Keep in mind that in most states, the board can only seek medical records for specific and legitimate investigations. “Fishing expeditions” are prohibited. “Ask them what they want your records for. If they do not respond, call me. I will sue them … and they will back off,” said Mr. Simon.
Audit Now, Breathe Easy Later
Any physician practicing integrative health care would be wise to study regulations and statutes in his or her state, and to learn as much as possible about recent disciplinary actions against area doctors. It also makes a lot of sense to hire an attorney to make a legal audit of your practice and identify any aspect of your practice that may leave you open to disciplinary action.
A practice audit usually costs in the range of $2,000–$10,000, depending on the size of the practice, the number of non-conventional medical services the practice offers, and the depth of the audit. But even at the high end, those fees are a pittance compared with the costs of fighting a disciplinary action. The legal audit will also give you greater confidence about whether any action taken against you is well founded or not. Don’t ever assume that just because the board is making a claim that they have the legal grounds to do so.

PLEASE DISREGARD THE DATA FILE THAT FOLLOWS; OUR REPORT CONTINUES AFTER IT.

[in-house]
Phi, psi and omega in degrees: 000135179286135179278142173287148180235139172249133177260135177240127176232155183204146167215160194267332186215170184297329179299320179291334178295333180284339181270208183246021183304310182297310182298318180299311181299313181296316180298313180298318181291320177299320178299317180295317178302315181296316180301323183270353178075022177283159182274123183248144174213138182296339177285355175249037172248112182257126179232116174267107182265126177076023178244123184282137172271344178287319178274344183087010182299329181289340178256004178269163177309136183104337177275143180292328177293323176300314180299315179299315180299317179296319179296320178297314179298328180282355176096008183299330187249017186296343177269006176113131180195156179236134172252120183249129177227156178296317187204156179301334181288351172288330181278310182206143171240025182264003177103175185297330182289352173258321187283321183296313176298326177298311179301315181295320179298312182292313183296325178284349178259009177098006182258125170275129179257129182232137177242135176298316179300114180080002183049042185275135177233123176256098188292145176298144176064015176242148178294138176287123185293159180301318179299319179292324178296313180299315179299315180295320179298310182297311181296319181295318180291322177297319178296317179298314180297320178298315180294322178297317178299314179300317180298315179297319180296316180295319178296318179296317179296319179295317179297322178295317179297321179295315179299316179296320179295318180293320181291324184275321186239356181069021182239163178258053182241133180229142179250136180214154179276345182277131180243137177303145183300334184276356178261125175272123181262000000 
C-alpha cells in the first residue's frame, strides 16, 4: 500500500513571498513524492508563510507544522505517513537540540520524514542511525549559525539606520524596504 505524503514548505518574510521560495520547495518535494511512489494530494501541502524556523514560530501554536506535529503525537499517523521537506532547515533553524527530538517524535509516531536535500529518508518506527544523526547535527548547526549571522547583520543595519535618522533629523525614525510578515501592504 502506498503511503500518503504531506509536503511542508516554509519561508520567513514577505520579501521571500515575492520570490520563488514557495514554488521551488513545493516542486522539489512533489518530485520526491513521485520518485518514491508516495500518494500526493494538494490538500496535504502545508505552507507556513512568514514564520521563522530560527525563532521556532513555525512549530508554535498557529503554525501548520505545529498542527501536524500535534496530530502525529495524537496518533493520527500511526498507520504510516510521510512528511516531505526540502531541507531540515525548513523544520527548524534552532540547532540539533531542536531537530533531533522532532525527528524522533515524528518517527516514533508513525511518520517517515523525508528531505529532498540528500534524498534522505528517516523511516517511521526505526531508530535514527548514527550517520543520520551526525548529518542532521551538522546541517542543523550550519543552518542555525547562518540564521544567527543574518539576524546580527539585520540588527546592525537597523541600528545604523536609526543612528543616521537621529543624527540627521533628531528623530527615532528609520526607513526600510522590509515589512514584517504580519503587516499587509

“You can often beat the rap, but you’re not going to beat the ride,” said Mr. Jaffe. The bottom line on disciplinary actions is, you’re going to need to go through the administrative process. “Most cases can be resolved early on if they’re argued right. Get in early, as early as possible. If they truly have something on you, you should settle. But if they do not, you should fight and fight hard. It’s long and expensive but remember that the boards often do not follow all the rules, so you can often win your case.”
Under legal duress, physicians are often tempted to go for an easy settlement. While that may provide temporary relief, it can have long-term consequences. For one, a settlement goes on record as a violation, and secondly, it lays groundwork for future prosecutions. Only settle if you know you’re bound to lose and your license is in jeopardy, said Mr. Jaffe. “If you settle, you will be sanctioned and fined. Settling implies that you’ve done something wrong. So don’t settle unless you really did something wrong.”